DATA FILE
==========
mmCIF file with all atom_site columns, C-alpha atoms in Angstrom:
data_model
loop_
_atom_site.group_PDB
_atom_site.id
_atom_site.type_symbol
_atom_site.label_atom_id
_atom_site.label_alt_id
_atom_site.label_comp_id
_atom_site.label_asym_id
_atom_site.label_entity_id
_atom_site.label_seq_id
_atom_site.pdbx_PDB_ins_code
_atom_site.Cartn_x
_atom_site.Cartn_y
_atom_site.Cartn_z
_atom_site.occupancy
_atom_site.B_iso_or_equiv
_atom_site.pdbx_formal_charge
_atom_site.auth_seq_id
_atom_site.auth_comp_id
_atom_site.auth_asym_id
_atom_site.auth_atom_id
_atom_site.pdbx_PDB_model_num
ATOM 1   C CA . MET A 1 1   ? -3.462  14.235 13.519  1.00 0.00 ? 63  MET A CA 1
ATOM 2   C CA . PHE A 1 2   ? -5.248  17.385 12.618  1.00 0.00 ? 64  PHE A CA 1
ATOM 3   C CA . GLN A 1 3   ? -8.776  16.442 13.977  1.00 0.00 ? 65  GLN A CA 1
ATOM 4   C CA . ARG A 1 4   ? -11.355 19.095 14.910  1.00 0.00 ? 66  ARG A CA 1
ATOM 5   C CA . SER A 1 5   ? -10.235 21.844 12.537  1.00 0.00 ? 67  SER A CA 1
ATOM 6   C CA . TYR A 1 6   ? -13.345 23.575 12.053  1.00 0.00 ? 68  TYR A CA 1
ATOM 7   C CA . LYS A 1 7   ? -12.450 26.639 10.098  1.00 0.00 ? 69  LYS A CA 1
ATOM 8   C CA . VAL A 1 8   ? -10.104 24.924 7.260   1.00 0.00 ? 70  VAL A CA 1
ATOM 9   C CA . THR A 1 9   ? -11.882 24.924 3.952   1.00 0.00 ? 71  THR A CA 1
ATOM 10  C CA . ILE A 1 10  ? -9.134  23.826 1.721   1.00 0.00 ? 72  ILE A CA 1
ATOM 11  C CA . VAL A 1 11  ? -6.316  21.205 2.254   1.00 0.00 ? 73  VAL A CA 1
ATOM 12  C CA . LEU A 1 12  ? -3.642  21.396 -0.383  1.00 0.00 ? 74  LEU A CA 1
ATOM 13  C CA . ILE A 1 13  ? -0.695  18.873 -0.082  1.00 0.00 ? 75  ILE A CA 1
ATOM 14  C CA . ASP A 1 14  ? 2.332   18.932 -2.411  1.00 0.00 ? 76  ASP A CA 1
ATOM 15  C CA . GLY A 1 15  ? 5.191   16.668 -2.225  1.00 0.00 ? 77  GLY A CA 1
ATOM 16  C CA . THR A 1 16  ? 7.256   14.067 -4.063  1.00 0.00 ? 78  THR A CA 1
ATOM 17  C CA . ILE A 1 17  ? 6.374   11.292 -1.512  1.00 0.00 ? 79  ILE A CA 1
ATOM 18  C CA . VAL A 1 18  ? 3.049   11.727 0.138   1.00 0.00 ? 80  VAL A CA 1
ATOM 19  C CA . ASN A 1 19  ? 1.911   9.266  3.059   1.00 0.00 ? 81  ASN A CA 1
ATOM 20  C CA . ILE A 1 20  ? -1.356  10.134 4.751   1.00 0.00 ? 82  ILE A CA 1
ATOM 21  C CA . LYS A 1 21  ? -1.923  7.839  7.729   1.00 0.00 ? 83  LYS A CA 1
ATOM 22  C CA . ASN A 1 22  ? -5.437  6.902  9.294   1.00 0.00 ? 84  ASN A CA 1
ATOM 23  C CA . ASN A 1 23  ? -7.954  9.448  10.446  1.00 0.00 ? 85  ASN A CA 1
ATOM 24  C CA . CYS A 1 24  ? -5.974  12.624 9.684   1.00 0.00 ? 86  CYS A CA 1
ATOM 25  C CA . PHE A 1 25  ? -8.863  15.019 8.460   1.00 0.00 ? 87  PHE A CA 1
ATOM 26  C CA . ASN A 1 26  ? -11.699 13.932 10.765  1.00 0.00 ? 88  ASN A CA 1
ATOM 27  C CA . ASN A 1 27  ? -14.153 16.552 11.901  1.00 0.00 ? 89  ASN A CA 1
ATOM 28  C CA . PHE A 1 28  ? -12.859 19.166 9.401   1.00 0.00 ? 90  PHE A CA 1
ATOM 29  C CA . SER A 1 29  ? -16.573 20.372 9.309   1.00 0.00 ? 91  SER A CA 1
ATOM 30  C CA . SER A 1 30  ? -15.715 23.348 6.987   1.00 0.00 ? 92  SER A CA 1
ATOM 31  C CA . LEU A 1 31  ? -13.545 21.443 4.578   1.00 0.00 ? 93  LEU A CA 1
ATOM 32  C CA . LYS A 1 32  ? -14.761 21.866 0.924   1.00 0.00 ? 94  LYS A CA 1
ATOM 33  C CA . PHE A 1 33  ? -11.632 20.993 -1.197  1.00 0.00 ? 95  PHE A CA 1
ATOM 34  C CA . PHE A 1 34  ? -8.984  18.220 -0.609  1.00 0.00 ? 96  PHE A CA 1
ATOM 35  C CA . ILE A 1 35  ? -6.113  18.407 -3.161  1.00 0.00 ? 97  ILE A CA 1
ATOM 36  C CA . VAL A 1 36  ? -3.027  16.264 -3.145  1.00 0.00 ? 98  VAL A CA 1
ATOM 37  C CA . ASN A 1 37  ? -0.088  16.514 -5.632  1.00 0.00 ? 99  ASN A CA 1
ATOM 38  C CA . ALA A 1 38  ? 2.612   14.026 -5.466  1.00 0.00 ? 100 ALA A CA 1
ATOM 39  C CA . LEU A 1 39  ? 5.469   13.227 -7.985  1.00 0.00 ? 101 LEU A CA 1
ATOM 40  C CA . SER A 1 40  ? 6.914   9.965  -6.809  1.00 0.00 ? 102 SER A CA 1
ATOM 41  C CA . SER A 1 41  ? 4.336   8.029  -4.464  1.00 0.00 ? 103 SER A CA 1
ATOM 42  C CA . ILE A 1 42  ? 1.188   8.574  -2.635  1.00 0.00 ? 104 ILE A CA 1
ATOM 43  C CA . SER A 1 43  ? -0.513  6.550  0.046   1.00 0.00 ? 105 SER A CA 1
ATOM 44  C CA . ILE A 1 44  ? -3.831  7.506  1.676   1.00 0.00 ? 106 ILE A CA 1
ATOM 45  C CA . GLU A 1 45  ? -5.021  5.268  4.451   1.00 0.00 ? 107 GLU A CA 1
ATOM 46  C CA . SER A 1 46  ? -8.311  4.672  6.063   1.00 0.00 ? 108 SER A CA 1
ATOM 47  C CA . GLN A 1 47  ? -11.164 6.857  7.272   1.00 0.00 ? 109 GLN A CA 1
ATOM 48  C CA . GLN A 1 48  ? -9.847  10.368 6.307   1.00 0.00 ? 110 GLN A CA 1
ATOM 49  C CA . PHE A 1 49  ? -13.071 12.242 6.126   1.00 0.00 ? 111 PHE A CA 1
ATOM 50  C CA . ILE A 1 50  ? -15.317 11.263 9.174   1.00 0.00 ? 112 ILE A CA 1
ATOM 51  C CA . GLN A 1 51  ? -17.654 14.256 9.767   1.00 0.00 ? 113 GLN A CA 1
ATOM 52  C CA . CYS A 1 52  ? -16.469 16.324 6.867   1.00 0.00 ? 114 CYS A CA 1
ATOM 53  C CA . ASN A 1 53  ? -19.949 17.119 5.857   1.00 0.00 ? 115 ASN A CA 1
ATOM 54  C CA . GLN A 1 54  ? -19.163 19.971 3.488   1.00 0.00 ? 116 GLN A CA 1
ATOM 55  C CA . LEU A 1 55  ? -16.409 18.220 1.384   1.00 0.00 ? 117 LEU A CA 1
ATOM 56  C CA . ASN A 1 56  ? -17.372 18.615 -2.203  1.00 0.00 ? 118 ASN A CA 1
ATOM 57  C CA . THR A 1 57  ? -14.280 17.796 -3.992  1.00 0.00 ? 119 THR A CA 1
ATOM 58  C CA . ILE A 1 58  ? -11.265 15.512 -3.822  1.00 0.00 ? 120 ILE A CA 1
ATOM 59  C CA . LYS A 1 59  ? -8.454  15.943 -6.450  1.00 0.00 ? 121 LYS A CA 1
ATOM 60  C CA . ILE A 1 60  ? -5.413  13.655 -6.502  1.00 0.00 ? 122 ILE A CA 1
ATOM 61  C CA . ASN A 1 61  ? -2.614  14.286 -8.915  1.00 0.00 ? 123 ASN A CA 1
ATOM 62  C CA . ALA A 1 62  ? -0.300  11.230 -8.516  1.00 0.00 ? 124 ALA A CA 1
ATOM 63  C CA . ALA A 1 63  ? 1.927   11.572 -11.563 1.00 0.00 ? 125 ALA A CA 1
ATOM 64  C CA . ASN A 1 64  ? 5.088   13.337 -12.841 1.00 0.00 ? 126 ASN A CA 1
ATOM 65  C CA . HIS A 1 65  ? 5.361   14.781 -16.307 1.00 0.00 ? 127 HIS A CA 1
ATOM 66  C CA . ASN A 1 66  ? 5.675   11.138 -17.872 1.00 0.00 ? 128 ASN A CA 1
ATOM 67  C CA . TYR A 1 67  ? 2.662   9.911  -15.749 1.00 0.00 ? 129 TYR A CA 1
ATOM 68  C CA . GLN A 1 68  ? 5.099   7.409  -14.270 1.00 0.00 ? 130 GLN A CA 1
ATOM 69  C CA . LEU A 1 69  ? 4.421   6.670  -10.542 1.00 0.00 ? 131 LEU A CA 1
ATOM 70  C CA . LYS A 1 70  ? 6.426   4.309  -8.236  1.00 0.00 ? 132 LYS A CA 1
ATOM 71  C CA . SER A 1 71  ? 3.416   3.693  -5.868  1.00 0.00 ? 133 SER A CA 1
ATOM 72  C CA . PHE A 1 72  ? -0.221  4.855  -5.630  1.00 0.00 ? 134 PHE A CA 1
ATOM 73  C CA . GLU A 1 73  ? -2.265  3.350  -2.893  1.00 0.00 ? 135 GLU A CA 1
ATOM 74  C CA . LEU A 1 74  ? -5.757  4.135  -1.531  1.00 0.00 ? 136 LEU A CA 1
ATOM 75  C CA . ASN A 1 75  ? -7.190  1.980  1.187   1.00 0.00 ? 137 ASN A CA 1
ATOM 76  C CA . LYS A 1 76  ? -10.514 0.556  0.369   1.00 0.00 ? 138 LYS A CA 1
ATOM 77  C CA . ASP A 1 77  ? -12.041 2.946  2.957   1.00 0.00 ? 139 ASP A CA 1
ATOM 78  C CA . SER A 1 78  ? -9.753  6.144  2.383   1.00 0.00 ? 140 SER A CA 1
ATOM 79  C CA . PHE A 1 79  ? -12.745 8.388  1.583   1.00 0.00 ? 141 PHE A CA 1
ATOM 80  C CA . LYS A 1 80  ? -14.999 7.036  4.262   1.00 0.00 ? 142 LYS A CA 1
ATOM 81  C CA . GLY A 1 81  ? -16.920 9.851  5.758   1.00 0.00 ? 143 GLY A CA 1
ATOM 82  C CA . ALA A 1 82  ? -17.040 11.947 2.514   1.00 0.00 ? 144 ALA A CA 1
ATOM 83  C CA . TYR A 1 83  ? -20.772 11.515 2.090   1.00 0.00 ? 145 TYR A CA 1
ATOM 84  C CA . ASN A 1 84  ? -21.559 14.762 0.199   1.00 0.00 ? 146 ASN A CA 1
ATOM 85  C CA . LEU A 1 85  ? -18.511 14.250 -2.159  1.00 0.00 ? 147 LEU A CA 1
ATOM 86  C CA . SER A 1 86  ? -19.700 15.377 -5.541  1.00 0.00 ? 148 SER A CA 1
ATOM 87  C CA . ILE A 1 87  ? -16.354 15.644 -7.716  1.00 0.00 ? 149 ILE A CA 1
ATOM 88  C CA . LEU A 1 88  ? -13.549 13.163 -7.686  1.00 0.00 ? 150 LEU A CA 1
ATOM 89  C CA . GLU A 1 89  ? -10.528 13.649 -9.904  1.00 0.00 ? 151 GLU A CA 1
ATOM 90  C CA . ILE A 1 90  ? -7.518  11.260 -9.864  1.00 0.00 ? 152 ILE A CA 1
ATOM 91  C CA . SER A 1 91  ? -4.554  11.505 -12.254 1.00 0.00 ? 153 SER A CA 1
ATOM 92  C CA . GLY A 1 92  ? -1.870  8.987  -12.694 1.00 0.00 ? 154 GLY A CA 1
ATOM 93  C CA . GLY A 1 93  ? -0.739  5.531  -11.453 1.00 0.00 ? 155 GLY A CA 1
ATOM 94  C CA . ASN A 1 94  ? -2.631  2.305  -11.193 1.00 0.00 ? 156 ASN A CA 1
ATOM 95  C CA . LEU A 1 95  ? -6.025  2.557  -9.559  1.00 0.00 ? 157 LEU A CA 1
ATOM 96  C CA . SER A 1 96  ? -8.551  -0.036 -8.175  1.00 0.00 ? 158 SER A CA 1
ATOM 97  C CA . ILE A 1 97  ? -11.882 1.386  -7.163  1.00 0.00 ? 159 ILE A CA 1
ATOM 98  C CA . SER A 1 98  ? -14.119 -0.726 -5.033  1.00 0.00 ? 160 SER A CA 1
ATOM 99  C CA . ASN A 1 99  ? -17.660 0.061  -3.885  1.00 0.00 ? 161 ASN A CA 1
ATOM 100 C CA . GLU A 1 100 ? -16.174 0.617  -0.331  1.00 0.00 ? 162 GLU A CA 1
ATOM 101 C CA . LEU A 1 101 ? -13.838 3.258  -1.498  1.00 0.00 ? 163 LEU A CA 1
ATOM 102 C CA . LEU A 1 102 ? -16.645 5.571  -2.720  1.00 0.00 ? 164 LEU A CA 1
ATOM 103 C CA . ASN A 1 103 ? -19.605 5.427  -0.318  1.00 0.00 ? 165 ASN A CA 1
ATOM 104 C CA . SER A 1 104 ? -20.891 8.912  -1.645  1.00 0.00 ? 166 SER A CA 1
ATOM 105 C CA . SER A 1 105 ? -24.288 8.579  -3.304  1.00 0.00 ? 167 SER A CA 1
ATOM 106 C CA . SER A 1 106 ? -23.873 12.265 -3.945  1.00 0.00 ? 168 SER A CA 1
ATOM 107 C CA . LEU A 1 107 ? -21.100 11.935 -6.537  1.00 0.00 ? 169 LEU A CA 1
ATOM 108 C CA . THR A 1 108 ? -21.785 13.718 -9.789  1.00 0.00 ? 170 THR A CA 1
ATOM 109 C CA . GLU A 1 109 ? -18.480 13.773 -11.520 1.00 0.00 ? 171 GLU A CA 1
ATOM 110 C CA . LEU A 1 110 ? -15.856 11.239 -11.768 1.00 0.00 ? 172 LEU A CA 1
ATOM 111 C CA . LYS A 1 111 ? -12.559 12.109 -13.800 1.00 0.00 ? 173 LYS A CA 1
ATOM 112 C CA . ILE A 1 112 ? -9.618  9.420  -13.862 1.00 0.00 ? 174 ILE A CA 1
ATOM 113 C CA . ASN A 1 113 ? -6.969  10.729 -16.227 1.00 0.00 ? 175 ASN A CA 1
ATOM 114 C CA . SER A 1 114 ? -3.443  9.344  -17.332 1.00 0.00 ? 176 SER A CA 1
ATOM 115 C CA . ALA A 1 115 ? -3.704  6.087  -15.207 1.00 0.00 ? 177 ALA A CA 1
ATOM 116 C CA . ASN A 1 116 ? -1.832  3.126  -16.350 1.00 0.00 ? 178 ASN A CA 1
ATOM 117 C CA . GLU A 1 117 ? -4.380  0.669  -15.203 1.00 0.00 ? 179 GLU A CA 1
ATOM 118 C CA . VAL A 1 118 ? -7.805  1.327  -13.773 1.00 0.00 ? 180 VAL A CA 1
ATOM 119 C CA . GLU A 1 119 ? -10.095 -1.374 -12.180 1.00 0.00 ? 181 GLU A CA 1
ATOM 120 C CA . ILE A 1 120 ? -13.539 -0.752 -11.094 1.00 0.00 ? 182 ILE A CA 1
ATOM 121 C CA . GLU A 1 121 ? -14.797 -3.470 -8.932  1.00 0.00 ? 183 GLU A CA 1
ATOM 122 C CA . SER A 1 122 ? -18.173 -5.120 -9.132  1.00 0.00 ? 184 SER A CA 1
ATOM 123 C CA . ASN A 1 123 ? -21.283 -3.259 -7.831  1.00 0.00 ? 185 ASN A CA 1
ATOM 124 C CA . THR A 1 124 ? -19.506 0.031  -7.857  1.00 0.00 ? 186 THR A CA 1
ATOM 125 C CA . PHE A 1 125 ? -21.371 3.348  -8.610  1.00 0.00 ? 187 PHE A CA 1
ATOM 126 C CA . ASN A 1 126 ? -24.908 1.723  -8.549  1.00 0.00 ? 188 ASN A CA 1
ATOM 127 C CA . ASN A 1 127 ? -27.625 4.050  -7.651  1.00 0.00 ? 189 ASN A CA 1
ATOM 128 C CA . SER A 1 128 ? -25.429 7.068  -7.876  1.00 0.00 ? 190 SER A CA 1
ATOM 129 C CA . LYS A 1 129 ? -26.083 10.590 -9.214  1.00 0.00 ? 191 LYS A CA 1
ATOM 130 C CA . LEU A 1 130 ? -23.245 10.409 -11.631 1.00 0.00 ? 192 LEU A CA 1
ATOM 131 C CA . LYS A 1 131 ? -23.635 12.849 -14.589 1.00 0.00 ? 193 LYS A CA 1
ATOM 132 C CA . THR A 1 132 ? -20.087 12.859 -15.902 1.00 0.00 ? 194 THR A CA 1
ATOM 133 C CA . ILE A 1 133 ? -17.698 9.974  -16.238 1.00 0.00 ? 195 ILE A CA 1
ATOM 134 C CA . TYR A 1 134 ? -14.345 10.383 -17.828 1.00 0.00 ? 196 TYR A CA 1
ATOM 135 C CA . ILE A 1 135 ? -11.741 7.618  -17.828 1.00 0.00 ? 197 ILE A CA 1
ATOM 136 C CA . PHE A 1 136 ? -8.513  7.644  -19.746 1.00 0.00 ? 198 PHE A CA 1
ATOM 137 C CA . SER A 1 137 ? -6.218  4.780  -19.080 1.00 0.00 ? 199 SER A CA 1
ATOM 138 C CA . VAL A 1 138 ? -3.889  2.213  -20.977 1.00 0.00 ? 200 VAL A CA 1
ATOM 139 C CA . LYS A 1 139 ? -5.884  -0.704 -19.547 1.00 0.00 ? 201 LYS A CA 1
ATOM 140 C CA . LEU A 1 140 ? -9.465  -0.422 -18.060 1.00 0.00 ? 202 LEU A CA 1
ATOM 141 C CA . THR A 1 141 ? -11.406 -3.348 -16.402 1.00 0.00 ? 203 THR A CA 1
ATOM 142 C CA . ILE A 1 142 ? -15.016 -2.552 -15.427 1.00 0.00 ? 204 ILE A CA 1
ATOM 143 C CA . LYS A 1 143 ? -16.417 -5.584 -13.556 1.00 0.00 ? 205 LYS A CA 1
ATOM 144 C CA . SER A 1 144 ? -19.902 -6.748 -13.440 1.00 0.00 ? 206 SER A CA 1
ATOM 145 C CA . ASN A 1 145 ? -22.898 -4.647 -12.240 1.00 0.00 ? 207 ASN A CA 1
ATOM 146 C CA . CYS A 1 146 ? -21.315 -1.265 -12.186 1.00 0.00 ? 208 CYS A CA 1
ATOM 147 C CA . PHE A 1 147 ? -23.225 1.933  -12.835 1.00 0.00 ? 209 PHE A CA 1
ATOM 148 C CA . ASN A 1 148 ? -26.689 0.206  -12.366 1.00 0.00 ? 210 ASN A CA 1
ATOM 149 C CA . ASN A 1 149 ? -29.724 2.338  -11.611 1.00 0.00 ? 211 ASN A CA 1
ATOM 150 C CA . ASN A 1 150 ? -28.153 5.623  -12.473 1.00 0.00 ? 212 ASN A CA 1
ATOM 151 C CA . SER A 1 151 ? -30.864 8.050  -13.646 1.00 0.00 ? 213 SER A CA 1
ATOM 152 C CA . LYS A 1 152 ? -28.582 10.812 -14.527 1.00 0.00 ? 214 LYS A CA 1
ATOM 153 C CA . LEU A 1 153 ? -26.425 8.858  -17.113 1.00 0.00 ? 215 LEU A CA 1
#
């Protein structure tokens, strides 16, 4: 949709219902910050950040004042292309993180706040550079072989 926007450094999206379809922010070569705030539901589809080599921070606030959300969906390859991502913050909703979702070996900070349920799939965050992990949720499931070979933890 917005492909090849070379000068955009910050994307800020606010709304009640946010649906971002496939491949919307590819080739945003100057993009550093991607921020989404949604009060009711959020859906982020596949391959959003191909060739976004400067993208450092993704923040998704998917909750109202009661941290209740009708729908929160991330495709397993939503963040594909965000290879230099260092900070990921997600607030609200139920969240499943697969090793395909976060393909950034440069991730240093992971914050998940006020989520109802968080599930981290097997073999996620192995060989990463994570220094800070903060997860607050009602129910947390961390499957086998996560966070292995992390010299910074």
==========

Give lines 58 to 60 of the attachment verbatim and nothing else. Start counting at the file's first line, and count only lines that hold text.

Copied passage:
ATOM 34  C CA . PHE A 1 34  ? -8.984  18.220 -0.609  1.00 0.00 ? 96  PHE A CA 1
ATOM 35  C CA . ILE A 1 35  ? -6.113  18.407 -3.161  1.00 0.00 ? 97  ILE A CA 1
ATOM 36  C CA . VAL A 1 36  ? -3.027  16.264 -3.145  1.00 0.00 ? 98  VAL A CA 1